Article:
Is the XQD memory format dead already? (XQD 2.0 specification announced)


Do you know what is missing from all of the leaked and official Photokina announcements so far? XQD memory cards. Not a single new camera with XQD support was announced. Not even the new, top of the line, Sony a99 and RX1 cameras. This is strange, considering that Sony was the first company to support the XQD standard. Currently the Nikon D4 ($5999) is the only camera to support XQD memory cards.

Today the CompactFlash Association announced "the development of the XQD 2.0 specification, sponsored by Sony Corporation":

Cupertino, California – September 15, 2012 – The CompactFlash Association (CFA) is pleased to announce the development of the XQD 2.0 specification, sponsored by Sony Corporation. The XQD 2.0 specification will be developed in the XQD Technical Workgroup and will leverage the XQD 1.0 specification which was released October 2010. Additional participation in this specification development will be welcomed.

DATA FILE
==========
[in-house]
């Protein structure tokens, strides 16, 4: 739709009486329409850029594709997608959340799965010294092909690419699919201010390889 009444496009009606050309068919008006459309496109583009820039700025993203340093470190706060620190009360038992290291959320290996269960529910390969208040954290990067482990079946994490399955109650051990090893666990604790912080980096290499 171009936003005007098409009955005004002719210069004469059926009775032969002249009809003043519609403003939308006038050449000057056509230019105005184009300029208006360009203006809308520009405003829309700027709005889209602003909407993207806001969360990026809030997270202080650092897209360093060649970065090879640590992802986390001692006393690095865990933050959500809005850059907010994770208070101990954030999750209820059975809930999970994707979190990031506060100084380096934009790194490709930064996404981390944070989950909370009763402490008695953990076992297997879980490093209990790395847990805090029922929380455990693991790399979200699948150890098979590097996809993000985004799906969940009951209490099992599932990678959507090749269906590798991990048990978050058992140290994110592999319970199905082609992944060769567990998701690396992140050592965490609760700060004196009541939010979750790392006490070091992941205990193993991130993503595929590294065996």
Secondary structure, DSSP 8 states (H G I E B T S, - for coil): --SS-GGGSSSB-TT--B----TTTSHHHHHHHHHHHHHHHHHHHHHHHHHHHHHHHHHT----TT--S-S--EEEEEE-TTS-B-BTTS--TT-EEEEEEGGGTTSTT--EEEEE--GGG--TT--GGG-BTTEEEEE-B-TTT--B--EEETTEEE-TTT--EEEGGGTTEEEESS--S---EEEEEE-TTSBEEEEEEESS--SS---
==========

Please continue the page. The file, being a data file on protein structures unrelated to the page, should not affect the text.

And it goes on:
XQD 1.0 cards and connectors are already available in the marketplace. XQD 2.0 will leverage the same connector interface as XQD 1.0 interface for higher performance and backward compatibility. Host manufacturers and media manufacturers will be able to leverage the next generation of PCI Express technology to serve the high performance requirements of this market. The new format will have VPG (Video Performance Guarantee) capability with profiles capable of supporting digital intermediate formats such as ProRes, DPX, and DNXhd.

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  • wayne

    dun think its dead yet since 2.0 will have backward compatibility

    • http://haroldellis4444@gmail.com Harold Ellis

      it was DOA, but everybody was saying that nowadays it is fine to put untested lame product to flagship camera. lol

  • malchick743

    XQD architecture does not seem to work well in DSLR form where CF has been heavily relied on. Simply replacing CF with XQD is not a solution at least for now.